‘Devastating, like it broke me’: Responding to image-based sexual abuse in Aotearoa New Zealand

Published date01 November 2023
AuthorNicola Henry,Nicola Gavey,Clare McGlynn,Erika Rackley
Date01 November 2023
Subject MatterArticles
Criminology & Criminal Justice
2023, Vol. 23(5) 861 –879
© The Author(s) 2022
Article reuse guidelines:
DOI: 10.1177/17488958221097276
‘Devastating, like it broke me’:
Responding to image-based
sexual abuse in Aotearoa New
Nicola Henry
RMIT University, Australia
Nicola Gavey
University of Auckland, New Zealand
Clare McGlynn
Durham University, UK
Erika Rackley
University of Kent, UK
The non-consensual taking or sharing of intimate images, also known as ‘image-based sexual abuse’,
has become a widespread problem. While there has been growing attention to this phenomenon,
little empirical research has investigated victim-survivor experiences. Drawing on interviews
with 25 victim-survivors, this article focusses on the different responses to image-based sexual
abuse in Aotearoa New Zealand. We found that victim-survivors had diverse and often multiple
experiences of image-based sexual abuse, perpetrated for a variety of reasons, which extended
beyond the paradigm of malicious ex-partners seeking revenge. Some participants described the
harms experienced as ‘devastating’: a form of ‘social rupture’. Few had formally reported to
police or pursued other justice options. While participants held different justice ideals, all sought
recognition of the harms perpetrated against them. Yet they faced multiple obstacles when
navigating justice, redress and support options. The authors conclude that far-reaching change
is needed to improve legislative, policy and prevention responses to image-based sexual abuse.
Corresponding author:
Clare McGlynn, Durham Law School, Durham University, Durham DH1 3LE, UK.
Email: Clare.McGlynn@durham.ac.uk
1097276CRJ0010.1177/17488958221097276Criminology & Criminal JusticeHenry et al.
862 Criminology & Criminal Justice 23(5)
Image-based sexual abuse, intimate images, justice, non-consensual pornography, revenge
pornography, social rupture
The visual image has, in many ways, become the quintessential feature of the digital era.
The sharing of photographs or videos is practised far and wide by billions of Internet
users and helps to connect people to their friends, family, whānau and community. Yet
intimate images are also used as a weapon or tool of abuse when taken, created or shared
(or threatened to be shared) without consent. In this article, we refer to these practices as
‘image-based sexual abuse’ (Henry et al., 2021; McGlynn and Rackley, 2017; Powell
and Henry, 2017)1 and conceptualise these behaviours as part of a continuum of sexual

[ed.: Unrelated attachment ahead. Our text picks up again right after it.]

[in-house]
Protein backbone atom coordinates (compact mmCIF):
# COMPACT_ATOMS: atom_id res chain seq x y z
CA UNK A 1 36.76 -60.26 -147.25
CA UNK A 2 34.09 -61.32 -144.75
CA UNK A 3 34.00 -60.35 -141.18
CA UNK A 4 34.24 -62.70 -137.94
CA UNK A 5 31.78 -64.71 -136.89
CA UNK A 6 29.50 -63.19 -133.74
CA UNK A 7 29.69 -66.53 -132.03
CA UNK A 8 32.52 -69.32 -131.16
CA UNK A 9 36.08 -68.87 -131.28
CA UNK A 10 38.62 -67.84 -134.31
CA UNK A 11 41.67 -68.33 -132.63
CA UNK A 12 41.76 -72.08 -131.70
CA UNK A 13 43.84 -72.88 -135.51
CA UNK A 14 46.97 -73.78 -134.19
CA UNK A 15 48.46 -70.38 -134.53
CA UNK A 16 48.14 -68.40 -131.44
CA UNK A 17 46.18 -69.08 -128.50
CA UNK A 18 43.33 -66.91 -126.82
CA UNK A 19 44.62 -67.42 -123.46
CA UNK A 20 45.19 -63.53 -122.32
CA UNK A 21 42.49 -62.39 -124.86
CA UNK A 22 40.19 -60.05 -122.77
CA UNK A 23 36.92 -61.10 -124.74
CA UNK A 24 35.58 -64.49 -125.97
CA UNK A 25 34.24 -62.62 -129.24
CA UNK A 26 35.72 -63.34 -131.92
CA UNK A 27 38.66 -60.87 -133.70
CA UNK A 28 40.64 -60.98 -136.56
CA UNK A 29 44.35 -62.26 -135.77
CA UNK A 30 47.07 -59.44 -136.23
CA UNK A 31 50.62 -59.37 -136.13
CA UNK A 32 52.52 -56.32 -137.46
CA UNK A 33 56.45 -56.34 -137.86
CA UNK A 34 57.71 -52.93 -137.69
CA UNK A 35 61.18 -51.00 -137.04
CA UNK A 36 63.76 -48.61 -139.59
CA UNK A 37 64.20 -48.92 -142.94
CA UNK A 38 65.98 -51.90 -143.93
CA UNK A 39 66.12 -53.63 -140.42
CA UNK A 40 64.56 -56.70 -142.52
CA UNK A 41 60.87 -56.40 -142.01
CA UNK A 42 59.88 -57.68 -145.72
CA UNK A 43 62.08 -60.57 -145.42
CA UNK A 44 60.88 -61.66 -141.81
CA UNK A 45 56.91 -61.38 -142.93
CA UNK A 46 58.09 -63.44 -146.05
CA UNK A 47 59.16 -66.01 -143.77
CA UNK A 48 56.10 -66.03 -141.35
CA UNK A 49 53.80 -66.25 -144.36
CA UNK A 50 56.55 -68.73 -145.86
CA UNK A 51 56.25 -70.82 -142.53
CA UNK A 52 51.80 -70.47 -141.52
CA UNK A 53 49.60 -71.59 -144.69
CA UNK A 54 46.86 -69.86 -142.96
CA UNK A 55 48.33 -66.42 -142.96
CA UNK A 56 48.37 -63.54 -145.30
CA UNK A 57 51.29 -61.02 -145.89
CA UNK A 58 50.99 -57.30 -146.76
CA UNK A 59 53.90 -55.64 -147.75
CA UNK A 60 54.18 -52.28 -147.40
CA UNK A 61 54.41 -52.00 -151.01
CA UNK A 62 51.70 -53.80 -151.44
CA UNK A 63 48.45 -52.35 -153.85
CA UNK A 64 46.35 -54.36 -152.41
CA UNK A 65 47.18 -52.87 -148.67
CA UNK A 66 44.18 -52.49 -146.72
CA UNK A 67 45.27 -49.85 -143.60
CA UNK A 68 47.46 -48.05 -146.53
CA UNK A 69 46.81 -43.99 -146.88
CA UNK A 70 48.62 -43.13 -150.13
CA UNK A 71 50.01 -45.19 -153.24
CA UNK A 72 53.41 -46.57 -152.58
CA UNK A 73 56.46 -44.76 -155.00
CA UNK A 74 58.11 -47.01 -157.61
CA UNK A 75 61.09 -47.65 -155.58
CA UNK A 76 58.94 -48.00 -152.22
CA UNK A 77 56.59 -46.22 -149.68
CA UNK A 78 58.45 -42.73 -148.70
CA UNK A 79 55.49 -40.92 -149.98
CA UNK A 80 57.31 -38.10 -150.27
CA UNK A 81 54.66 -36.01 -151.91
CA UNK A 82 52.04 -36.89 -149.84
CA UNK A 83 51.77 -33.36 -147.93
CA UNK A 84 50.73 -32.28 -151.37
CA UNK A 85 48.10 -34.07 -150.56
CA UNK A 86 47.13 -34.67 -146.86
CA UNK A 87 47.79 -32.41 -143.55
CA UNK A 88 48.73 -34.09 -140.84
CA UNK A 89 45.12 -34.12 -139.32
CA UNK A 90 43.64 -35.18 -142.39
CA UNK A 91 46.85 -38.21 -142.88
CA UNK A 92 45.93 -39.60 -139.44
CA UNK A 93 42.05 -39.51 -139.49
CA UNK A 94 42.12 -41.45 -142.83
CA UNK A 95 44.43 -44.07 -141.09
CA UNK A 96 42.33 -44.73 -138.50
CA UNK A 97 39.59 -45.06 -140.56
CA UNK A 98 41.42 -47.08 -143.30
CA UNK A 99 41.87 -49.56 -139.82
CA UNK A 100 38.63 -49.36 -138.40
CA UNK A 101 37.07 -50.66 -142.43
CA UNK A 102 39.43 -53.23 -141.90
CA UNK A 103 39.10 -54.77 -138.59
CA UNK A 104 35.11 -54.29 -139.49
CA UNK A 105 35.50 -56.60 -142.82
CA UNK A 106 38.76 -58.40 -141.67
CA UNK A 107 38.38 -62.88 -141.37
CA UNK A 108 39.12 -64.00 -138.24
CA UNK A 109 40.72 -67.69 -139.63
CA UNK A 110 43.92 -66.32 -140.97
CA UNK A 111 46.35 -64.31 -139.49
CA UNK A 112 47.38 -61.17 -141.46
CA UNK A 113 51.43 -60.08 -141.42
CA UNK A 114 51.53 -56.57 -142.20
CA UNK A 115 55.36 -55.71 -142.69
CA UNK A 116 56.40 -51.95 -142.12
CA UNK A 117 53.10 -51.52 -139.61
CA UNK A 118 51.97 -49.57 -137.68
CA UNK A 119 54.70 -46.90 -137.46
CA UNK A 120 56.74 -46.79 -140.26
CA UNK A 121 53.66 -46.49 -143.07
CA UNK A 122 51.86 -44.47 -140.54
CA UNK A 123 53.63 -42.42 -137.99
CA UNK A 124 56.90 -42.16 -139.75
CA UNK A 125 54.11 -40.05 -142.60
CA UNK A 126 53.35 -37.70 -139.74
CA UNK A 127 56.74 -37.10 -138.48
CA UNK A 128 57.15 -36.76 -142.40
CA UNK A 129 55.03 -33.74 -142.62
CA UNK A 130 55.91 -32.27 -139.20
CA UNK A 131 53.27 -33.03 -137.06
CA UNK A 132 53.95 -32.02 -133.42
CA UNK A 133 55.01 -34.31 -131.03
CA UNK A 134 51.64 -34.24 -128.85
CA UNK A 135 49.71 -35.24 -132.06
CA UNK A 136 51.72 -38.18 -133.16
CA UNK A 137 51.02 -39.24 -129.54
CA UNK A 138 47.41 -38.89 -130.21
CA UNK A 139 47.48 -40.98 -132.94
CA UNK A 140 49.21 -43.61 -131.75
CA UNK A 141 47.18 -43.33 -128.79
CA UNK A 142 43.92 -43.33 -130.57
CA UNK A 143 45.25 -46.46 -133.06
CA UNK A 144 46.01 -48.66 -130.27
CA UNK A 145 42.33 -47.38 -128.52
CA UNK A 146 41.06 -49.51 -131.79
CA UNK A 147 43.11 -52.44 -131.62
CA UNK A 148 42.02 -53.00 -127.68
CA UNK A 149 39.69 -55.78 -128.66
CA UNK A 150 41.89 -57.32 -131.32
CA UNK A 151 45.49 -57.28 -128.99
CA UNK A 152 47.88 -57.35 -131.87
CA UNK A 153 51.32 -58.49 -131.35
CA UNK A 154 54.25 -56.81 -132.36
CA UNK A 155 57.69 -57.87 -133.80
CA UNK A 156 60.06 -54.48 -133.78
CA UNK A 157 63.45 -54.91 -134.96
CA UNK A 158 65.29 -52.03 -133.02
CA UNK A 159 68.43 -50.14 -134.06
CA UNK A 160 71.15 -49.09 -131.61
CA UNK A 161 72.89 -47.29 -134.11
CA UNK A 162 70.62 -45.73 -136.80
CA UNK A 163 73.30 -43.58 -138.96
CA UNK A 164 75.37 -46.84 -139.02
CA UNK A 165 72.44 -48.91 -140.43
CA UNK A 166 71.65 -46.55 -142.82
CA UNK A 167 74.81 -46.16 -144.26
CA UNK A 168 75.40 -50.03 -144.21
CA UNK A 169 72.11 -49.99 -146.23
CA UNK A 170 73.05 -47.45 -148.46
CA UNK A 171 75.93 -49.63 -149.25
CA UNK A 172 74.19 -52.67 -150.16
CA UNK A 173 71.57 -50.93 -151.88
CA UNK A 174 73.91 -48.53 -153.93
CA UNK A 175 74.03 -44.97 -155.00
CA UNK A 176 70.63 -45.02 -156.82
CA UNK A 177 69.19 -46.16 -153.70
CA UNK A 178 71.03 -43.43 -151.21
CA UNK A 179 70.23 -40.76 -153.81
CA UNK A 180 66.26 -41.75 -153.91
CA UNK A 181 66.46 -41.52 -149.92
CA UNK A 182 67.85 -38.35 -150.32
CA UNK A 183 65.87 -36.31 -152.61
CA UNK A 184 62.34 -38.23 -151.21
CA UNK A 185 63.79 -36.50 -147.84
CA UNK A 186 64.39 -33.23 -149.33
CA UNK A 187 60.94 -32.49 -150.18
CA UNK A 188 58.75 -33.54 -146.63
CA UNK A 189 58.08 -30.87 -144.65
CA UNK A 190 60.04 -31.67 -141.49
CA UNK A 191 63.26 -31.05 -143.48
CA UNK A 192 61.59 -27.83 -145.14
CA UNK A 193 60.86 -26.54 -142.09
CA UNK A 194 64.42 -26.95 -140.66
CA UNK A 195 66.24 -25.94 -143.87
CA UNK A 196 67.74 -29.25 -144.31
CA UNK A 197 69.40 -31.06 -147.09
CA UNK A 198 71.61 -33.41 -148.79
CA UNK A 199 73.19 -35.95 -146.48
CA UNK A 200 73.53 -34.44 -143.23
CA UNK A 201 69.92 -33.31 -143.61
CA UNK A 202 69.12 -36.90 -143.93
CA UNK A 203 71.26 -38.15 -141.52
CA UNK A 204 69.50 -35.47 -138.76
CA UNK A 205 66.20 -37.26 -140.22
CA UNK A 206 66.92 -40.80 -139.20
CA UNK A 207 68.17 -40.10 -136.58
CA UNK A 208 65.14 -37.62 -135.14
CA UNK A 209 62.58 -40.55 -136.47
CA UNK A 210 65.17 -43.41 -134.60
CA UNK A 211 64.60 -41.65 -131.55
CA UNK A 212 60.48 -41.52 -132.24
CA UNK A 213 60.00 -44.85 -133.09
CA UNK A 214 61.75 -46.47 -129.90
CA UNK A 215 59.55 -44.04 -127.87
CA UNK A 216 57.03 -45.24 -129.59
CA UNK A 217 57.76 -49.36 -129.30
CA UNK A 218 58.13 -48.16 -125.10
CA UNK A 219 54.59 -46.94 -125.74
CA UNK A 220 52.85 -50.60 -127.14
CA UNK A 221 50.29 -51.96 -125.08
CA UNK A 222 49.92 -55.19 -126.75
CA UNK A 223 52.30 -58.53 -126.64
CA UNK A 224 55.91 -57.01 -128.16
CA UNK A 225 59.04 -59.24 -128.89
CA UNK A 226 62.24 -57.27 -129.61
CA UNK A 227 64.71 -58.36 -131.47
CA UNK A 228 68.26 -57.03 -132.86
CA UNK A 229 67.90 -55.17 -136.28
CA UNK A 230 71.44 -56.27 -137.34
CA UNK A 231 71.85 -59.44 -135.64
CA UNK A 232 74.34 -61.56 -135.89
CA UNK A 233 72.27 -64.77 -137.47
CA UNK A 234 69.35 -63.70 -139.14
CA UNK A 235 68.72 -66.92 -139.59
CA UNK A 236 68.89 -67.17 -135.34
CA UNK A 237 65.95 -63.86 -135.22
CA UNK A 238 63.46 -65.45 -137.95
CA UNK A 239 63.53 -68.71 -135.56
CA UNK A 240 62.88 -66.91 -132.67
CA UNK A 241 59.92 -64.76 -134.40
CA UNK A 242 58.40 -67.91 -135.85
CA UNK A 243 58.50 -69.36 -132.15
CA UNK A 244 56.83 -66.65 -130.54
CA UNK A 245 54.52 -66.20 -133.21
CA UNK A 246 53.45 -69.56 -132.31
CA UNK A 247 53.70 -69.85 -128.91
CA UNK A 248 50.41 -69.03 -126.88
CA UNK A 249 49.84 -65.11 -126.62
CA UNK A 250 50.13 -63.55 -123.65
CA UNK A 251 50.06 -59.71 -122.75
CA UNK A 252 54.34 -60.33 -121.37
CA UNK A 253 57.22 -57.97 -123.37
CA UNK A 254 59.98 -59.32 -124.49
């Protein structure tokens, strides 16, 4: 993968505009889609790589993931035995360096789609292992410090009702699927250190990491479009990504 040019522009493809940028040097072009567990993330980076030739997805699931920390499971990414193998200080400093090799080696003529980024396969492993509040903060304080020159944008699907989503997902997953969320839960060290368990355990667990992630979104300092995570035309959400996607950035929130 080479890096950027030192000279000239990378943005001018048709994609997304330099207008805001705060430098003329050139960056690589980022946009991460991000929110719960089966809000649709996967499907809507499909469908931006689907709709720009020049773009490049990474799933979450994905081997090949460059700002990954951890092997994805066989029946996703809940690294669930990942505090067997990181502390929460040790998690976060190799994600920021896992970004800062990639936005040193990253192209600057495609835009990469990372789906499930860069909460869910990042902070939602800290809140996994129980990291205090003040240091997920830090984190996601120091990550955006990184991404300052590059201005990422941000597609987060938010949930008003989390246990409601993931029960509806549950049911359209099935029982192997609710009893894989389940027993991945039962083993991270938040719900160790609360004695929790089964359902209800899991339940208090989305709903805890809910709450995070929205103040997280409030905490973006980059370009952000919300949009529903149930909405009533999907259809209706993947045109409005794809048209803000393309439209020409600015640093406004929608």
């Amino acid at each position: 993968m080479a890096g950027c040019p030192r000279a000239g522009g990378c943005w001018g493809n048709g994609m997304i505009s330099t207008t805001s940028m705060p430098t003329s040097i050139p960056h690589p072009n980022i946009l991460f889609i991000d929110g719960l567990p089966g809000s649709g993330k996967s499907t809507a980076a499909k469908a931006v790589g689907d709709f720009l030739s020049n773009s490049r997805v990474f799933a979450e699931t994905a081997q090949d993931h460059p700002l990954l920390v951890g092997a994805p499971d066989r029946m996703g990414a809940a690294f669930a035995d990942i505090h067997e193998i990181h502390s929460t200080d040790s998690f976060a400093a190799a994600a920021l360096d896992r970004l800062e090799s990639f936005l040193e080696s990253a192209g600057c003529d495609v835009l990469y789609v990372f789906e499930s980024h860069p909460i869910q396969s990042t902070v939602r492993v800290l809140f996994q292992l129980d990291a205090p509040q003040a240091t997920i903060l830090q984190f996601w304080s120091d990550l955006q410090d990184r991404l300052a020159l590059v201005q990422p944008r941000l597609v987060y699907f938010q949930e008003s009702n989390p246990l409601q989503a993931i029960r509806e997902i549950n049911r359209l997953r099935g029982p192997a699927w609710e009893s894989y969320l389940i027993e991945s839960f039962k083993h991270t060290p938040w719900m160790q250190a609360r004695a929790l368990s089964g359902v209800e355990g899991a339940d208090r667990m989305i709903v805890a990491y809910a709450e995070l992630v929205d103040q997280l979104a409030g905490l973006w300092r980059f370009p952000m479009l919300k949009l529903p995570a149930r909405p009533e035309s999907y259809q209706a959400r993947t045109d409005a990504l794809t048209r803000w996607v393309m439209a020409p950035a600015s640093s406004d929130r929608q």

violence, whereby the image-based sexual abuse exists on a spectrum alongside other
unwanted sexual violations that occur across a woman’s lifetime (Henry et al., 2021;
Kelly, 1988; McGlynn et al., 2017).
In 2015, the New Zealand Parliament introduced the Harmful Digital Communications
Act 2015 (HDCA) to tackle different forms of online abuse under one consolidated law.
The legislation makes it a criminal offence to post a harmful digital communication, with
a maximum sentence of 2 years’ imprisonment. There are, however, significant limita-
tions, including its failure to criminalise digitally altered images or threats to distribute
images, as well as untenable harm thresholds which allow many acts of image-based
sexual abuse to fall through the legislative cracks. In response to widespread calls for law
reform, in mid-2020 the Harmful Digital Communications (Unauthorised Posting of
Intimate Visual Recording) Amendment Bill was proposed, which, if adopted, would
bring some welcome changes. At the time of writing, the Bill is yet to come before the
Committee of Whole House although it had undergone a Justice Committee review,
which recommended a series of amendments (which we briefly discuss in the final sec-
tion of the article).
In this article, we focus on justice, redress and support in the New Zealand context.
Drawing on data from a larger Australian-New Zealand-UK project that examined the
pervasiveness, nature and impacts of image-based sexual abuse (see Henry et al., 2021),
the article outlines the key findings from qualitative interviews conducted with 25 New
Zealand adults who had experienced image-based sexual abuse. We first review the
research literature on image-based sexual abuse in New Zealand and describe the meth-
odology for the study. In the second section, we provide an overview of the range of
experiences of image-based sexual abuse that victim-survivors reported. Third, we out-
line the reported impacts of image-based sexual abuse, examining participants’ experi-
ences navigating various avenues for justice, redress and support that are available in
New Zealand. In the final section of the article, we discuss participants’ reflections on
their justice interests. We conclude by arguing for comprehensive civil and criminal legal
responses, wider community education and prevention initiatives, as well as sustained
resourcing for support organisations.

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